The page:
- Certainly fiber is at the top of the list, but as we shall see, not all grains are equal here — some having more beneficial fibers than others.
- Vitamins and minerals are basic nutrients found in grains.
- Antioxidants that inhibit oxidation of cells, cell walls, and even DNA are major whole grain components.
- Lignans, which are naturally occurring compounds in grains that have both estrogenic and anti-estrogenic activity, may provide protection against several types of cancer including breast, uterine cancer, and prostate cancer.
- Other phytochemicals such as sterols, saponins, phenolic compounds, and sulfur-containing compounds may provide additional benefits.
The mix of nutrients above will vary widely from grain to grain. Some nutrients are particular to only one grain. Some allergenic elements such as gluten may be present in several grains, but not in others. The bottom line is that saying that all grains are the same is like saying all people are the same — theoretically true, but in practical terms: absurd.
If whole grains are healthier, why do we use refined grains?
As stated above, it all comes down to aesthetics and economics.
- Refined grain flour is “whiter,” “prettier” than whole grain flour, and aesthetically more appealing.
- Refined flour bakes lighter in texture because it has no bran.
- Refined flour doesn’t spoil because all the beneficial oils have been removed, which means it lasts far longer on the grocer’s shelf than products made with whole grain flours. Again, economically more profitable.
- Refined flour is “enriched” to put back a small amount of the nutrients lost in refining.
- And the manufacturers of refined flour products are now actually adding back the fiber (albeit, sawdust in some cases) and essential fatty acids (the hot new functional food additive) which were removed in the refining process to improve their products’ nutritional profiles. When you think about it, this is pure insanity.
- We pay extra to have the grains refined.
- We pay extra again to have manufacturers put back a pale imitation of what they removed in the first place.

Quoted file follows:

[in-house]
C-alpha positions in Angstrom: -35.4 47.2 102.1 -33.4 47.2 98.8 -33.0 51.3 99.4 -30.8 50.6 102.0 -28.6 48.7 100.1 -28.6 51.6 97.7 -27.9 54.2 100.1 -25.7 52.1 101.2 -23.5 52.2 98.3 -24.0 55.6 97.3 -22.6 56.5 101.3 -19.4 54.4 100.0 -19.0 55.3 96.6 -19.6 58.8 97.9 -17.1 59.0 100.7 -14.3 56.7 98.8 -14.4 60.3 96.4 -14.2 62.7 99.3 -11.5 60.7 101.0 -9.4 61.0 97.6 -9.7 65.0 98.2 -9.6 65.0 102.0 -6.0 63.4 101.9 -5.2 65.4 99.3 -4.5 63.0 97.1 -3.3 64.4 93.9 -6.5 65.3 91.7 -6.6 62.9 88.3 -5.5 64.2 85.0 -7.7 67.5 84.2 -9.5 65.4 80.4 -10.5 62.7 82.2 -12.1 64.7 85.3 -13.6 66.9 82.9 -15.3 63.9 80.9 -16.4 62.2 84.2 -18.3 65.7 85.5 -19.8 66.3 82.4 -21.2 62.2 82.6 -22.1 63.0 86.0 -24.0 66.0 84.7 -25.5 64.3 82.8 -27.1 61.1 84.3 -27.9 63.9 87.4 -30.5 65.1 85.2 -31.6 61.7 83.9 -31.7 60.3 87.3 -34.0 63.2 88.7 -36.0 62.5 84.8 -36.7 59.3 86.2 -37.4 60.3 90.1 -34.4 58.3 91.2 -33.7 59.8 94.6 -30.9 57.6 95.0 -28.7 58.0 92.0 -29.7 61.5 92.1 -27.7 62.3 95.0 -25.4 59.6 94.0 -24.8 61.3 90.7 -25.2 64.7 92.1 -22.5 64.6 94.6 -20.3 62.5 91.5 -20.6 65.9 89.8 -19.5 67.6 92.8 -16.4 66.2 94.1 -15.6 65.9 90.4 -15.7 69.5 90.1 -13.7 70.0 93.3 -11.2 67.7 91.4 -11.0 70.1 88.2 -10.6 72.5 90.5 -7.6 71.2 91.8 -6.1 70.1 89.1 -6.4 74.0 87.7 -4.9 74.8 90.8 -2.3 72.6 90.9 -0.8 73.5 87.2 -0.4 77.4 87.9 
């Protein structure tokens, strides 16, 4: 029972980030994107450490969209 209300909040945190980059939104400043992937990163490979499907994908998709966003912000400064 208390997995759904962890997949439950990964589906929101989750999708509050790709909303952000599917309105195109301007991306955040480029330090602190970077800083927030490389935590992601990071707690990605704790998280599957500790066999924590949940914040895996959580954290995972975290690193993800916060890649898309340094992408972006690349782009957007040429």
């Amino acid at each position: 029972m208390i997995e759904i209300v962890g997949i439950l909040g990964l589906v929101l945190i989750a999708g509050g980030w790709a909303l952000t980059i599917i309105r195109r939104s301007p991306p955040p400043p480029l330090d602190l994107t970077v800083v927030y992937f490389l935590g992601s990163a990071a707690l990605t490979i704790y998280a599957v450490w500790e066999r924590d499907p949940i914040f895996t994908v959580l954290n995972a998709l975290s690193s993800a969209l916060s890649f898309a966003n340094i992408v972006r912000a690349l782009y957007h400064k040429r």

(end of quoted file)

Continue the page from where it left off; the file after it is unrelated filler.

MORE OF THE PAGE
- We pay to have these manufacturers produce ads that tell us white is black and black is white — that these “modified” grains are actually “enriched” and healthier for us.
- We pay extra in medical bills and funerals as we reap the ill health these enhanced products produce for us.
And for years, we’ve bought it all hook line and sinker. Now manufacturers are unleashing the scientific study/media machine to tell us that their “brand new” whole grain versions will lead us into the Promised Land of optimum health — and we again believe. Ahh! If only it were that simple.
This is probably a good stopping point. We’ve discussed the differences between whole and refined grains and explored some of the wonderful and true — as far as it goes — benefits of whole grains. The problem, unfortunately, lies in what has not been said — either in the different studies, or in the media reports on those studies. In the next issue of the newsletter we’ll pick up with a discussion of those problems and address questions relating to:
- The different types of fiber in grains and why those differences matter.
- How different grains affect body pH.
- Why the manner in which whole grains are processed and cooked matters, and why the temperature they’re cooked at makes a difference.
- When whole grain is not actually whole grain.
- Phytates — the good and bad.
- Long chain carbohydrates versus ultra-long chain carbohydrates.
- Highly allergenic versus hypoallergenic grains
- The other phytochemicals that matter.
- The differences in how grains are grown and why it matters.
- Organic versus non-organic.
- And what about no-grain diets.
PS: In case there’s any question to this point in our discussion — yes, in general, if you’re going to eat grains, whole grains are significantly healthier than refined grains. But there’s more to come.
Until next issue.
Read more about healthy grains with part 2 of this whole grain health newsletter series.